In Arizona on December 16, 2013, detective Sean Pearce, son of ex-State Senator Russell Pearce, was pursuing a suspect when he crashed into 63- year old John Harding’s SUV. Pearce was driving forty mph over the speed limit in an unmarked car, and the lights and sirens were off. Pearce smashed into Harding at an intersection, which resulted in Harding’s death. The prosecuting attorney, who represented the city of Glendale, only pressed charges for speeding violations. The judge presiding over this case, Manuel Delgado, sentenced him to defensive-driving school. However, Arizona law states that, “An individual who commits a civil or criminal traffic violation resulting in death or serious physical injury is not eligible to attend a defensive driving school, except that the court may order the individual to attend a defensive driving school in addition to another sentence imposed by the court on an adjudication or admission of the traffic violation.” Judge Delgado called a hearing involving this case on March 11, 2015. He asked the attorneys representing each side why they failed to inform him of the fatality that had resulted in the crash. Both attorneys claimed to have mentioned it during the trials, but Judge Delgado listened to the tapes of the court proceedings and found no mention of this fact. He set another hearing for April 8th, 2015 and said, “I just felt that I was not being given some details that should have been given to me. So obviously, I had some concern about candor in the court.”
Boggioni, Tom. “Arizona Judge Unaware of Fatality When Giving State Senator’s Son a Slap on the Wrist for Speeding.” Raw Story. N.p., n.d. Web. 22 Mar. 2015.
“A Quote by Voltaire.” Goodreads. N.p., n.d. Web. 16 Mar. 2015.
Stern, Ray. “Glendale Judge Didn’t Know Sean Pearce Speeding Case Involved a Death.” Valley Fever. N.p., 20 Mar. 2015. Web. 22 Mar. 2015.
Student Researcher: Sarah Rider, Indian River State College
Faculty Evaluator: Elliot D. Cohen, PhD, Indian River State College
“With great power comes great responsibility” (Voltaire). Often times, the men and women that we trust to hold high offices and influential positions, in government and other corporations, take advantage. We trust them to bring justice and fairness to our country and states, but they only see personal gains and wealth. Some of our leaders are strong, loyal, and honest but too many are not. In this particular case, justice was not served for John Harding because the attorneys neglected their responsibilities. It was in their best interest to let Detective Pearce off easy, and they withheld the vital information of the fatality from the judge.
Celebrities frequently receive special treatment because they are famous or prestigious. Some people of authority tend to turn a blind eye when it comes to a celebrity’s transgression(s), and in return these authority figures might receive some sort of unofficial payment, for example tickets to a show. In the case of Sean Pearce, it seems that the attorneys showed him this special treatment because of his lineage. What other reason could there be for the prosecuting attorney, Bill Montgomery, to not bring felony charges against him? The law in Arizona is clear that if there is a fatality, defensive-driving school alone is not a sufficient penalty, so why would he not bring this fact into trial? It is Montgomery’s job to pursue justice for John Harding and for the city of Glendale; anything short of that is unjust. There might have been mitigating factors and Pearce might be innocent of any felony charge, but the prosecuting attorney did not even attempt to make a case to the judge. It seems as though Montgomery may have turned a blind eye in return for some unknown advantage, because the charges clearly show he did not have his client’s best interest at heart. These questions, and many more like them, heighten the curiosity of the “why” surrounding this situation. Is the judge the only one seeking the truth and justice for a dead citizen and a city that might have potentially corrupt and biased leaders in these professions?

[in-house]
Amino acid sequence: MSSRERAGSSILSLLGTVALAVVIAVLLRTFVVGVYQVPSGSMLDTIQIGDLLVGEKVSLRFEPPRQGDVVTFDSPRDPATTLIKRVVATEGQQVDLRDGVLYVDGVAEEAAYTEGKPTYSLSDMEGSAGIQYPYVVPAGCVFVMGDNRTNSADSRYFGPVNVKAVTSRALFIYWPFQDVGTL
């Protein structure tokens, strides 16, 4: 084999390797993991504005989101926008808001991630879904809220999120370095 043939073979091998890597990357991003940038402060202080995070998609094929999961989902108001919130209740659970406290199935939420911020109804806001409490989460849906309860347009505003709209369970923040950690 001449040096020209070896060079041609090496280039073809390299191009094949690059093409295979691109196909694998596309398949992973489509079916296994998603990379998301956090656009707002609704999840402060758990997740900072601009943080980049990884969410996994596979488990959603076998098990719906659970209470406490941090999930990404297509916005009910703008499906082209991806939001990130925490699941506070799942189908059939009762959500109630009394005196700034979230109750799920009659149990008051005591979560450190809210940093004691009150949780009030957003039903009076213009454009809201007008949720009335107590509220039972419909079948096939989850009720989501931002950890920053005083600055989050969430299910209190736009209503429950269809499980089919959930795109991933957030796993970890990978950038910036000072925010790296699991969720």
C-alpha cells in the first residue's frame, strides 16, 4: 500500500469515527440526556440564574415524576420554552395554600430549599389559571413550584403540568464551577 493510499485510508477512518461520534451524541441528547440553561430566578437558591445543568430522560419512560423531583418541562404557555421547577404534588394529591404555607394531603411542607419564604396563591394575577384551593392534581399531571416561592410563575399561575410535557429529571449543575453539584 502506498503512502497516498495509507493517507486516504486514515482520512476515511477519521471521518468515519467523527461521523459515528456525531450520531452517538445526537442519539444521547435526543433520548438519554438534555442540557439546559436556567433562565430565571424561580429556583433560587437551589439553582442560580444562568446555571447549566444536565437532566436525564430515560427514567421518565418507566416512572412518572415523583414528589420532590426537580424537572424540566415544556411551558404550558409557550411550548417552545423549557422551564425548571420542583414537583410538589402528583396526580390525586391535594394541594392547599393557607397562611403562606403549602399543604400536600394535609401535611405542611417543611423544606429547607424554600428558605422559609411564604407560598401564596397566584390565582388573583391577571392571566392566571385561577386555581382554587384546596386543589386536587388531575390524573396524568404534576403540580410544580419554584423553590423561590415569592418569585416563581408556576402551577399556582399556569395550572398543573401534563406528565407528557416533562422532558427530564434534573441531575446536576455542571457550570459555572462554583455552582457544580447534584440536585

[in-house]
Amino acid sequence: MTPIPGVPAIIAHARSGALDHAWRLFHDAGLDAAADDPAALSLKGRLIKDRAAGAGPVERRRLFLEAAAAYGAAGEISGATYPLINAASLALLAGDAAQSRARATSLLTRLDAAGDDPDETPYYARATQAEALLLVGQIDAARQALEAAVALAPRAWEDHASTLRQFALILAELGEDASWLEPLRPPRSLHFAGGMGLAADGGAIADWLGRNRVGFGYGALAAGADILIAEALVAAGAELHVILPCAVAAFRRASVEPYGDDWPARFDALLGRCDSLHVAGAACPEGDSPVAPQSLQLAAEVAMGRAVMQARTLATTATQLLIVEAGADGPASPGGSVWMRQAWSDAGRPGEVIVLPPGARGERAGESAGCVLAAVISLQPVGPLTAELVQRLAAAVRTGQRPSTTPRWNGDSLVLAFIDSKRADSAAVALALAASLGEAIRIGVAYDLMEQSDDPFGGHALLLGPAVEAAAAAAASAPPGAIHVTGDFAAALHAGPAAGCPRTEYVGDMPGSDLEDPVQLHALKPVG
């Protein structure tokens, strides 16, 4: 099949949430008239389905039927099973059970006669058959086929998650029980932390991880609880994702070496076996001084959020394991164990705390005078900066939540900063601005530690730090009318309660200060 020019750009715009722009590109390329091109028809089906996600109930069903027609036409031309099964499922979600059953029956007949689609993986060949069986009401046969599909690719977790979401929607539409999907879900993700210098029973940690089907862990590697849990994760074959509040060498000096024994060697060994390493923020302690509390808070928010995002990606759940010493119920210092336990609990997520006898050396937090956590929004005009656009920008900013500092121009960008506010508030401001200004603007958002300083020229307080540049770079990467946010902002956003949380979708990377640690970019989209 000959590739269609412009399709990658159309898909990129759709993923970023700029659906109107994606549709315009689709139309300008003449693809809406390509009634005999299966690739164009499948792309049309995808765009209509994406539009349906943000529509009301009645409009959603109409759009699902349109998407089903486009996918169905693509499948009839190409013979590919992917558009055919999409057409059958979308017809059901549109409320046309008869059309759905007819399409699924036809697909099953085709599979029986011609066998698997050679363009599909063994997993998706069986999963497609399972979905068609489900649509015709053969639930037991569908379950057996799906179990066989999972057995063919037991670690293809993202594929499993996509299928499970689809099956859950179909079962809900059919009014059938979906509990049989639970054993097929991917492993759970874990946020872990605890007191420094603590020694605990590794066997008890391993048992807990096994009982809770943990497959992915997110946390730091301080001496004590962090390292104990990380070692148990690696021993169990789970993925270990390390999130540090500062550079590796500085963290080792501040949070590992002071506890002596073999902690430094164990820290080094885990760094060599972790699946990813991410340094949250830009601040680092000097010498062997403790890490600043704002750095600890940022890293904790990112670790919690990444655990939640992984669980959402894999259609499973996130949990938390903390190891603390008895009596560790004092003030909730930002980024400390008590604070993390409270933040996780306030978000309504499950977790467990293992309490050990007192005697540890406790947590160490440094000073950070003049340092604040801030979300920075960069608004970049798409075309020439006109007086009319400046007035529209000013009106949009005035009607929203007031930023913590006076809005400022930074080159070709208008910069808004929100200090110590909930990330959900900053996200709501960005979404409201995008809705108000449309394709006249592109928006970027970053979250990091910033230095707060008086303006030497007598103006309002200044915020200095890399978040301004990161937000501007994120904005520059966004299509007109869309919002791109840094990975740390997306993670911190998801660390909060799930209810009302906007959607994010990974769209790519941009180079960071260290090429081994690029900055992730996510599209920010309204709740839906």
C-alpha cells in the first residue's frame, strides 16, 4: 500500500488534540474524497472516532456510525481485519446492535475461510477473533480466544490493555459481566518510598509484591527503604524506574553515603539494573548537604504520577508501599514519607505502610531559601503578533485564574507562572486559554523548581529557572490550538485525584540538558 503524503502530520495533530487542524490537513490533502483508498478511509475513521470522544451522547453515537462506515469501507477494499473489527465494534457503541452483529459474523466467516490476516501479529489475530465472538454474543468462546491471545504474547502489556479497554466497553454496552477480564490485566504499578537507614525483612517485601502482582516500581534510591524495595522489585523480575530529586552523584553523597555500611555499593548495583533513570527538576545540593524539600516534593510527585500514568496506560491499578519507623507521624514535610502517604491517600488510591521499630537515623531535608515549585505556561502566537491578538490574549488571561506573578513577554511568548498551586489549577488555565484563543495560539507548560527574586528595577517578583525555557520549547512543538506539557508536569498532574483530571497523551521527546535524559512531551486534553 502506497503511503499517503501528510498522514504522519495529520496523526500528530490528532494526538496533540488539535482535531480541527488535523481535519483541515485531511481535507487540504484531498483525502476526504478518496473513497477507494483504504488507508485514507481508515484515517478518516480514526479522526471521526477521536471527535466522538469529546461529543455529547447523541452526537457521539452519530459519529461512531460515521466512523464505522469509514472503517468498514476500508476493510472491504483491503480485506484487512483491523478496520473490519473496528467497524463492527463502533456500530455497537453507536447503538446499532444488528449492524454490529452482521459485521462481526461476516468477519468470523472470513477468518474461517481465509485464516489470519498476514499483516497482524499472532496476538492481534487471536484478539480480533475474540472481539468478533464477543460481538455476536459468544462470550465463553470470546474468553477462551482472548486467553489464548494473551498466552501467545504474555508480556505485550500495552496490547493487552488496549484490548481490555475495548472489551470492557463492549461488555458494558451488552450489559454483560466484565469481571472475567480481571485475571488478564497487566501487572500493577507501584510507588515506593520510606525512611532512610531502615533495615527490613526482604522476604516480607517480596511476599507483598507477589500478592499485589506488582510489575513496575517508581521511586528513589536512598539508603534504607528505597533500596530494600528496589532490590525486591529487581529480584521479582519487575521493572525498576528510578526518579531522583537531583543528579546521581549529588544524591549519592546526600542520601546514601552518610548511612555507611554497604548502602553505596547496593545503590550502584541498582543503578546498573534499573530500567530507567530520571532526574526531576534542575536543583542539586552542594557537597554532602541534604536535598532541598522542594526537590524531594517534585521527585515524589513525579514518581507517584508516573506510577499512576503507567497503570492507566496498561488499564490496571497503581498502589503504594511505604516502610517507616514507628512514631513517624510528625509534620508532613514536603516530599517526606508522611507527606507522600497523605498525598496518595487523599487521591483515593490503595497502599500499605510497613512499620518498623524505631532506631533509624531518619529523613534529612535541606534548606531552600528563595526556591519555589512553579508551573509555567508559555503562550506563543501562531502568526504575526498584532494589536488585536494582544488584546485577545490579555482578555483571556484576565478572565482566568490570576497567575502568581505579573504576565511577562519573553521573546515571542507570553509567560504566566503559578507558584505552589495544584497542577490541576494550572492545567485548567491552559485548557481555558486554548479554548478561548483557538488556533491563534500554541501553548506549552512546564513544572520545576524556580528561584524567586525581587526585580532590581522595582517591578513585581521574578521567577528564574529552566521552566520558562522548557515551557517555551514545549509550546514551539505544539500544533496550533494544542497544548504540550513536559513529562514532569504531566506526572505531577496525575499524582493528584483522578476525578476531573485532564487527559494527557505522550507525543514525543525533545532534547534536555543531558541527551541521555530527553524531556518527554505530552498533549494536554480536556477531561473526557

When Judge Delgado discovered that the crash had caused a man to lose his life, he called both attorneys back to court. Both Montgomery and Patrick Gann, the defense attorney, claimed to have told him of the casualty; however, when Delgado listened to the recordings of the trials he found this to be untrue. The fact that John Harding was not a main point of discussion by either attorney is bewildering. A man is now dead because of the accident, and neither attorney thought it important enough to tell the judge. Montgomery and Gann withheld pertinent information that could have resulted in a more severe sentencing for Pearce. The attorneys are obligated to present all the facts of the case to the judge so that he can deem what is relevant and just. Both Montgomery and Gann knew that if there was a fatality, Pearce would be ineligible for defense-driving school, so they decided to sweep the death under the rug. Cover-ups such as this one, serve only in the best interest of a select few. Pearce may be innocent of any wrong-doing involving the fatality, but the fact that the casualty seems to be a hidden detail is unethical.
These special advantages create a very twisted balance of power. It creates a world where the famous and wealthy can run rampant with no risk of consequence and the weak and poor are the mere means for the powerful. Had the judge not found out about the fatality on his own, the combined effort of the attorneys would have let Pearce off with only a slap on the wrist. It is frightening to think that this type of favoritism could be happening at a much larger scale. The ethical issues raised in this matter point out possible disturbing trends that could be the root cause of much injustice nation-wide.